One of the best aspects of my position as vocation director is the opportunity to meet so many different people who are dedicated to the Church and her mission throughout the United States. Earlier this year, I attended the biannual SEEK Conference held in Indianapolis. SEEK is the convention for the FOCUS (Fellowship of Catholic University Students) missionaries who are on campuses in colleges and universities. Every two years, they gather with many of those students who are involved with their mission. About 17,000 people attended the conference. Daily Mass, perpetual adoration and inspiring talks by eminent Catholic theologians and speakers were the highlights of the five-day event.
A personal blessing was to be with nearly 400 priests from all over the country. The conversations with my brothers after Mass or before listening to one of the speakers were such an edifying part of my time there and a reminder of the universal brotherhood we priests share. It was wonderful being with so many seminarians as well. On Sunday, a seminarian from Baton Rouge pulled me aside and asked if I could bring Communion to one of his classmates who was sick and could not make it to Mass. I arranged with the sacristans to get the Blessed Sacrament, and accompanied by a few other seminarians, brought it to the young man. It was a surreal experience carefully carrying the Eucharist through the convention center and then to his room. I never expected to be presiding at a Communion service in a hotel room, but there I was. You never know as a priest from one day or one moment to the next how the Lord is going to use you to bring His grace and Presence to those in need of it.
The daily liturgies were reverent and beautiful. With so many priests in attendance, the opening procession would take nearly 15 minutes. It was extraordinary to hear all of us with one voice echo the words of Jesus during the Eucharistic Prayer. Equally impressive was the silence observed during the Mass. During periods of quiet, the only thing that could be heard was the ventilation system. The experience of thousands of college students devoutly praying was both uplifting and encouraging. During the recessional at the end of Mass one morning, I noticed that Dr. Scott Hahn, who gave one of the keynotes, had positioned himself near the aisle where the priests were so that he could record on his cellphone all of us walking out. I thought to myself, “Here is one of the most famous and brilliant Catholic scholars in the world recording us!”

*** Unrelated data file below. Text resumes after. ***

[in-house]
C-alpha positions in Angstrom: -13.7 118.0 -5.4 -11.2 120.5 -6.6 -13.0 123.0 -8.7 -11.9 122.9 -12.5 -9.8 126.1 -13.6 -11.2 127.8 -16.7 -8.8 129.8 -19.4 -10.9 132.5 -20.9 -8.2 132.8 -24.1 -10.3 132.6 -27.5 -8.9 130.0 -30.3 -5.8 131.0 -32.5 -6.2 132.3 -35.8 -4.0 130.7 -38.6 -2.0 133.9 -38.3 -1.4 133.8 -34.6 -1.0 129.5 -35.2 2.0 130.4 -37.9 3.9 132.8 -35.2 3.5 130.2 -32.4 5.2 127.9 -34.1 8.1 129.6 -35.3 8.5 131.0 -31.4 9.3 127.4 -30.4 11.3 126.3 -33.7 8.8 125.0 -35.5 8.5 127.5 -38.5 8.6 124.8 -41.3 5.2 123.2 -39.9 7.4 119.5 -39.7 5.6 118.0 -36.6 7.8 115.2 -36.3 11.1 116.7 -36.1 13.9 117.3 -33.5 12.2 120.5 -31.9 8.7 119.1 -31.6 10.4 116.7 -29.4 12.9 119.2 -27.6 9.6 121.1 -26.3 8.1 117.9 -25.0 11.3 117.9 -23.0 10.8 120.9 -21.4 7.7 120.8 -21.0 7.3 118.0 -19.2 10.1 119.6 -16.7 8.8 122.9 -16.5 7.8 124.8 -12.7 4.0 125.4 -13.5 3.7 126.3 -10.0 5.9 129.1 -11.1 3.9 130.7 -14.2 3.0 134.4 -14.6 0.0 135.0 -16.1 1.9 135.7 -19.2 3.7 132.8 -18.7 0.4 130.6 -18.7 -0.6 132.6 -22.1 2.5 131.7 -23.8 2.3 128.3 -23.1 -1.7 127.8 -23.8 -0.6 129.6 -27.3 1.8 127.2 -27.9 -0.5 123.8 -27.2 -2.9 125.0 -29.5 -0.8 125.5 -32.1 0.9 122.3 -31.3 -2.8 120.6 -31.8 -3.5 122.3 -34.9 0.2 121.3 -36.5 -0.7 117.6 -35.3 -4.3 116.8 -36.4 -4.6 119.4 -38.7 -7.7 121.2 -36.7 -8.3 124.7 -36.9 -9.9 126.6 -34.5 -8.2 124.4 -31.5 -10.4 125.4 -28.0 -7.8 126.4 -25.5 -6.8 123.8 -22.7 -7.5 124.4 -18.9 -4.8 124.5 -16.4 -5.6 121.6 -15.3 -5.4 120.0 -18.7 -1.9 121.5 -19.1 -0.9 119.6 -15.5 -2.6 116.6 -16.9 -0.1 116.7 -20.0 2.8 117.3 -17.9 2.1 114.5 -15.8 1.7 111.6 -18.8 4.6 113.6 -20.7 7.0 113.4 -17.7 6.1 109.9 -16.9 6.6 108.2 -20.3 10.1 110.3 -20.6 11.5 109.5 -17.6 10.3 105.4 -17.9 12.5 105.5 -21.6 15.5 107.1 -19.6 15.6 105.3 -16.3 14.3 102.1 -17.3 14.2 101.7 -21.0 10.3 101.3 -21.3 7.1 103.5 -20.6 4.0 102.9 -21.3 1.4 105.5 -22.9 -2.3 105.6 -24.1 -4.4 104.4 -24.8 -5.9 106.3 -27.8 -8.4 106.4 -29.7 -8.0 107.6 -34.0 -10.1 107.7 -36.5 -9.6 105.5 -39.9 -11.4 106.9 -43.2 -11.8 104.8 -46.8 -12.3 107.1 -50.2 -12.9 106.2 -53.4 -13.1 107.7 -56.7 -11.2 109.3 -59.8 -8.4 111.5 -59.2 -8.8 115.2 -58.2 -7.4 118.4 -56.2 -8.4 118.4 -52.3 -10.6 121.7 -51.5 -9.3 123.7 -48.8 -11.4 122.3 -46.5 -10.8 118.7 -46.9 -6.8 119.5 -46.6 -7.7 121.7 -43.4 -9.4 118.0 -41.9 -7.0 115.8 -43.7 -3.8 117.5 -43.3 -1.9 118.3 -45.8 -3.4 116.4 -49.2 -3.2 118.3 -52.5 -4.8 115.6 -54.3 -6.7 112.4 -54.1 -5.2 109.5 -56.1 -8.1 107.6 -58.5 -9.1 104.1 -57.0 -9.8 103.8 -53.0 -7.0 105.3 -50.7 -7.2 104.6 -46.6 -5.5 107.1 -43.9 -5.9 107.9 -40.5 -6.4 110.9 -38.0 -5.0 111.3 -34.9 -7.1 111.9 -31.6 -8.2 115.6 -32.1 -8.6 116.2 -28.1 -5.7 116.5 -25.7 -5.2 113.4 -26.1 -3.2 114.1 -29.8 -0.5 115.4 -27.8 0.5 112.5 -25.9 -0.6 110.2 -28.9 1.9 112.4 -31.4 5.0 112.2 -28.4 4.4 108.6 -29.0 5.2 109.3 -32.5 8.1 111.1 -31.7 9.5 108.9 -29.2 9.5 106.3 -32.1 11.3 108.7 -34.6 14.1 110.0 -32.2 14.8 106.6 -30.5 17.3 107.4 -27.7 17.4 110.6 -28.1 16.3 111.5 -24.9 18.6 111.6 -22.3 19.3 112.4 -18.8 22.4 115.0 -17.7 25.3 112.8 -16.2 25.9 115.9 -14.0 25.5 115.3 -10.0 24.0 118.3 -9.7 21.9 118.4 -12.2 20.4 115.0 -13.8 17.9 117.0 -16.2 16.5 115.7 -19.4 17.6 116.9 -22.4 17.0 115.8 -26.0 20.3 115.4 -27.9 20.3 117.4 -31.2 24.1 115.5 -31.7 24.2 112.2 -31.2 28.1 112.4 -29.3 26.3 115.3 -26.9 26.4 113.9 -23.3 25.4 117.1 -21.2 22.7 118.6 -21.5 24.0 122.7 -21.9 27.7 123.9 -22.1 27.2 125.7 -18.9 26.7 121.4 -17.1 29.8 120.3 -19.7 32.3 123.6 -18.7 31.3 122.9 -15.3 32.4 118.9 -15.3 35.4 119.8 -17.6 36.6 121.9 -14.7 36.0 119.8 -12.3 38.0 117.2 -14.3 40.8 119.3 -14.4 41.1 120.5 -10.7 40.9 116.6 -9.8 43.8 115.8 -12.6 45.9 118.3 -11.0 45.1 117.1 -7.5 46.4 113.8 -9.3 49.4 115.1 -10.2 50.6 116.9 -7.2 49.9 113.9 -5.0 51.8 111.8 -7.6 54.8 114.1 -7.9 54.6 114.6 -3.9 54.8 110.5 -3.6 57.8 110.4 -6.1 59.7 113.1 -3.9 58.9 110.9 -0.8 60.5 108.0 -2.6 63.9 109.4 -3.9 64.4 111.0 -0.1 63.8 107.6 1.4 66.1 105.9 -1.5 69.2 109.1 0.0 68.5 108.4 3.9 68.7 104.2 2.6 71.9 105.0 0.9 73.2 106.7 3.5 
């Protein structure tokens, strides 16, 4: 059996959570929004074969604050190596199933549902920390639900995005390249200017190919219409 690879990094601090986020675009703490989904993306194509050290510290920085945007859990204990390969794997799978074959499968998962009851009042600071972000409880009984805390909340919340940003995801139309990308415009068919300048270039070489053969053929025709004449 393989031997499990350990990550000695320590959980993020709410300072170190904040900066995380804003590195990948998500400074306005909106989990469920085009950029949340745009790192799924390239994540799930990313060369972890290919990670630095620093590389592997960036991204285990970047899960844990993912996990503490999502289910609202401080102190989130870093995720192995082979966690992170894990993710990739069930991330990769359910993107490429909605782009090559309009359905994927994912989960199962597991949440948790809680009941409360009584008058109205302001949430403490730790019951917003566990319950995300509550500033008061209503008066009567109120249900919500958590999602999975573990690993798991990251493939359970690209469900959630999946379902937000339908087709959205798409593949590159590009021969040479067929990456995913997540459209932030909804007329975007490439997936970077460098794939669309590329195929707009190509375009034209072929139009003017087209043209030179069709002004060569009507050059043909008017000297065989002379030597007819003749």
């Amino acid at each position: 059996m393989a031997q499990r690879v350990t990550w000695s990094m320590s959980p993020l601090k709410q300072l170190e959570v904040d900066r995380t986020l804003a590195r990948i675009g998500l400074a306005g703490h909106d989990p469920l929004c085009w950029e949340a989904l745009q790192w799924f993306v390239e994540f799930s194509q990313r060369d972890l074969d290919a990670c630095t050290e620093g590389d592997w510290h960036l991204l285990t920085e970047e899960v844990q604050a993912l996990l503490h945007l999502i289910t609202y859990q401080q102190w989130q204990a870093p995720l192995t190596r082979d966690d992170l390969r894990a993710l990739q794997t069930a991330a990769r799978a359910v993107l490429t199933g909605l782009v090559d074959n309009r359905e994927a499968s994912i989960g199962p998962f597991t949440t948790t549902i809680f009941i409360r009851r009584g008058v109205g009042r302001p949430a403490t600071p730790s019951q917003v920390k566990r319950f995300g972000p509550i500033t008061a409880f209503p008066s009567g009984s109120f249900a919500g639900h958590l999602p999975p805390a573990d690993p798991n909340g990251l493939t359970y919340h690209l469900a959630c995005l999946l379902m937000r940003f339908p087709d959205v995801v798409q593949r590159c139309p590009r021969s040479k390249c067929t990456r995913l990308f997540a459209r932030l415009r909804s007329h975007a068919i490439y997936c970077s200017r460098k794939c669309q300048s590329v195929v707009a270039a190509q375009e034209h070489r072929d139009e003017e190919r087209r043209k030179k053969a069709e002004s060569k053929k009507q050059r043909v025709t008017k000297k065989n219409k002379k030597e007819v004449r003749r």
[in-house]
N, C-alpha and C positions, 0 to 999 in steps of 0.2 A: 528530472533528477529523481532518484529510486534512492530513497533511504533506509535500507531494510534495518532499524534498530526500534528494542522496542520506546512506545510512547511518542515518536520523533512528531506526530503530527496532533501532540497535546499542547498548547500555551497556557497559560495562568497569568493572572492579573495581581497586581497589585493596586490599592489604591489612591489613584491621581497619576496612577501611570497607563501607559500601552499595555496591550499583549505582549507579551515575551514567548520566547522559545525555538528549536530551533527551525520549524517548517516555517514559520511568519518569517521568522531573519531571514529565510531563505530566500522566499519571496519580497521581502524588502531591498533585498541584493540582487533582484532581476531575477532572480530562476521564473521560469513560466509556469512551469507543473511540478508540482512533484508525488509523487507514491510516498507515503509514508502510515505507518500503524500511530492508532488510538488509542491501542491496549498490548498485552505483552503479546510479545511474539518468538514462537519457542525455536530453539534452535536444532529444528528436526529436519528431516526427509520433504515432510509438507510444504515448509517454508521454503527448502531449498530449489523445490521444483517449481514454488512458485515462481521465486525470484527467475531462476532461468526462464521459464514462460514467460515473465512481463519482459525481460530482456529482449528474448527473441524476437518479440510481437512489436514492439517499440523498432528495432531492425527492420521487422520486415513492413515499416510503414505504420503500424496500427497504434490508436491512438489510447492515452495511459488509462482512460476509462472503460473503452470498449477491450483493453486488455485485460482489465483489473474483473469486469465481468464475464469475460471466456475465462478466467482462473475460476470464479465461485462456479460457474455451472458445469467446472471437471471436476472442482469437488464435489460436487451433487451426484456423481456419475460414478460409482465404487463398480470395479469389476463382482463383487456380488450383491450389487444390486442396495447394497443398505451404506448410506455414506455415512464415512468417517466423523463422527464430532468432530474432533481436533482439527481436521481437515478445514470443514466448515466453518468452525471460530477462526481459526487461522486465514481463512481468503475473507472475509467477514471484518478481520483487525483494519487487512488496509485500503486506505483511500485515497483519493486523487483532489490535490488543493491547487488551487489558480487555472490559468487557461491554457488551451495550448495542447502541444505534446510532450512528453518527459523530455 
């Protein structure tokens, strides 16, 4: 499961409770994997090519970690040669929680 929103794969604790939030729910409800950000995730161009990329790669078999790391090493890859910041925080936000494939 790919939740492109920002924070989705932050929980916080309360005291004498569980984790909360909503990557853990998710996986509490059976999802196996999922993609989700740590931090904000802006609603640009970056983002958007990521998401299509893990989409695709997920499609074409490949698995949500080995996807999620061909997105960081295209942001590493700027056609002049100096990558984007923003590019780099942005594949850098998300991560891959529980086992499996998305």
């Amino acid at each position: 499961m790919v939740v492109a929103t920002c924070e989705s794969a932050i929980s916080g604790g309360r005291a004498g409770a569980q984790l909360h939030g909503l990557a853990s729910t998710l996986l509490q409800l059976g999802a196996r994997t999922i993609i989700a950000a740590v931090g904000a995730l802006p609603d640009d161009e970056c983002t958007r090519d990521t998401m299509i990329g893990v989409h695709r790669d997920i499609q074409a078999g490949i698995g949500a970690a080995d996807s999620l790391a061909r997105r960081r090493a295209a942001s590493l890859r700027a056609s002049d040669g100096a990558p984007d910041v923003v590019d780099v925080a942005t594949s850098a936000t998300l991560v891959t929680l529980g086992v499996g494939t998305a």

It was a good thing there were so many priests in attendance at the conference because the next-to-last night the Sacrament of Confession was made available to all those in attendance. There had been confessions heard throughout the week, but that night, like the 3,000 on Pentecost Sunday who rose to get baptized, thousands of these young people approached the mercy of the Lord to receive grace and forgiveness. It seemed like the stream of students entering the large area designated for the sacrament would never end. All week these young people had their consciences more perfectly formed and their hearts opened to the Truth of the faith, and now they were approaching the Throne of Grace to encounter the One they had been learning about all week.
There are many today who think the Church is in decline or that young people are no longer interested in faith or religion. No one at SEEK would have thought that. One of the incredible blessings there was that in the large space dedicated for adoration was the relic of the heart of St. John Vianney, patron saint of parish priests. With the prayers of saints like him to inspire us, and the wisdom of today’s great theologians to teach us, there will always be guiding lights for those who seek the Truth.